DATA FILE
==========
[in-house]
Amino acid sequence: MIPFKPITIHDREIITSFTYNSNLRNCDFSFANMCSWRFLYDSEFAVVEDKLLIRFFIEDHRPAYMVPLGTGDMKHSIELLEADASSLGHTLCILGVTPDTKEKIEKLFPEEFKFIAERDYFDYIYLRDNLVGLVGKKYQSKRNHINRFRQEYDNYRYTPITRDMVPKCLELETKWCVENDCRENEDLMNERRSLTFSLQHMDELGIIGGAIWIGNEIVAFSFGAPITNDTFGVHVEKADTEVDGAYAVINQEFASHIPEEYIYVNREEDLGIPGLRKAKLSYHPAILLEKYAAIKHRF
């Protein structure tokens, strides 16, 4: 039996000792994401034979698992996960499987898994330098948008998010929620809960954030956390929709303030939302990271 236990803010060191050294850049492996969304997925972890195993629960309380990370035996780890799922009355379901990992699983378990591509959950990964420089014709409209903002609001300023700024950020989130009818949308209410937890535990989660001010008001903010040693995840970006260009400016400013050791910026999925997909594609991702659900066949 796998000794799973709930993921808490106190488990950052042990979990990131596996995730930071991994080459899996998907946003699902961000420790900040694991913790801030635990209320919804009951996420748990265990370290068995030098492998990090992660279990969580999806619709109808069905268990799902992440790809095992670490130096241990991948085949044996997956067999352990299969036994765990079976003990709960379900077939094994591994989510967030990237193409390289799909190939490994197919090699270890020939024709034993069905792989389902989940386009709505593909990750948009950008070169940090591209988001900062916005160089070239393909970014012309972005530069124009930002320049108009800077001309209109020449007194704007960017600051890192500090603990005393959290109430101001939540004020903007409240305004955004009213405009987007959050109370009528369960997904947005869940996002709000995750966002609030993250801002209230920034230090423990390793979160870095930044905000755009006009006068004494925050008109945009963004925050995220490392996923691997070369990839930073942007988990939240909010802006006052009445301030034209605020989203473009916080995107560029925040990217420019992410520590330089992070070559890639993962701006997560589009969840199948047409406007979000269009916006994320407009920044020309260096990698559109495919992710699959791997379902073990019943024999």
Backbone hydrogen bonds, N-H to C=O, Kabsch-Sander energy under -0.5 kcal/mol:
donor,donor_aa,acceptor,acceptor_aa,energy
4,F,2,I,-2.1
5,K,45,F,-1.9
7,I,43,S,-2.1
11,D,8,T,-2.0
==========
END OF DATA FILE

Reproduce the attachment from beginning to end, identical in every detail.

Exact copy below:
[in-house]
Amino acid sequence: MIPFKPITIHDREIITSFTYNSNLRNCDFSFANMCSWRFLYDSEFAVVEDKLLIRFFIEDHRPAYMVPLGTGDMKHSIELLEADASSLGHTLCILGVTPDTKEKIEKLFPEEFKFIAERDYFDYIYLRDNLVGLVGKKYQSKRNHINRFRQEYDNYRYTPITRDMVPKCLELETKWCVENDCRENEDLMNERRSLTFSLQHMDELGIIGGAIWIGNEIVAFSFGAPITNDTFGVHVEKADTEVDGAYAVINQEFASHIPEEYIYVNREEDLGIPGLRKAKLSYHPAILLEKYAAIKHRF
């Protein structure tokens, strides 16, 4: 039996000792994401034979698992996960499987898994330098948008998010929620809960954030956390929709303030939302990271 236990803010060191050294850049492996969304997925972890195993629960309380990370035996780890799922009355379901990992699983378990591509959950990964420089014709409209903002609001300023700024950020989130009818949308209410937890535990989660001010008001903010040693995840970006260009400016400013050791910026999925997909594609991702659900066949 796998000794799973709930993921808490106190488990950052042990979990990131596996995730930071991994080459899996998907946003699902961000420790900040694991913790801030635990209320919804009951996420748990265990370290068995030098492998990090992660279990969580999806619709109808069905268990799902992440790809095992670490130096241990991948085949044996997956067999352990299969036994765990079976003990709960379900077939094994591994989510967030990237193409390289799909190939490994197919090699270890020939024709034993069905792989389902989940386009709505593909990750948009950008070169940090591209988001900062916005160089070239393909970014012309972005530069124009930002320049108009800077001309209109020449007194704007960017600051890192500090603990005393959290109430101001939540004020903007409240305004955004009213405009987007959050109370009528369960997904947005869940996002709000995750966002609030993250801002209230920034230090423990390793979160870095930044905000755009006009006068004494925050008109945009963004925050995220490392996923691997070369990839930073942007988990939240909010802006006052009445301030034209605020989203473009916080995107560029925040990217420019992410520590330089992070070559890639993962701006997560589009969840199948047409406007979000269009916006994320407009920044020309260096990698559109495919992710699959791997379902073990019943024999």
Backbone hydrogen bonds, N-H to C=O, Kabsch-Sander energy under -0.5 kcal/mol:
donor,donor_aa,acceptor,acceptor_aa,energy
4,F,2,I,-2.1
5,K,45,F,-1.9
7,I,43,S,-2.1
11,D,8,T,-2.0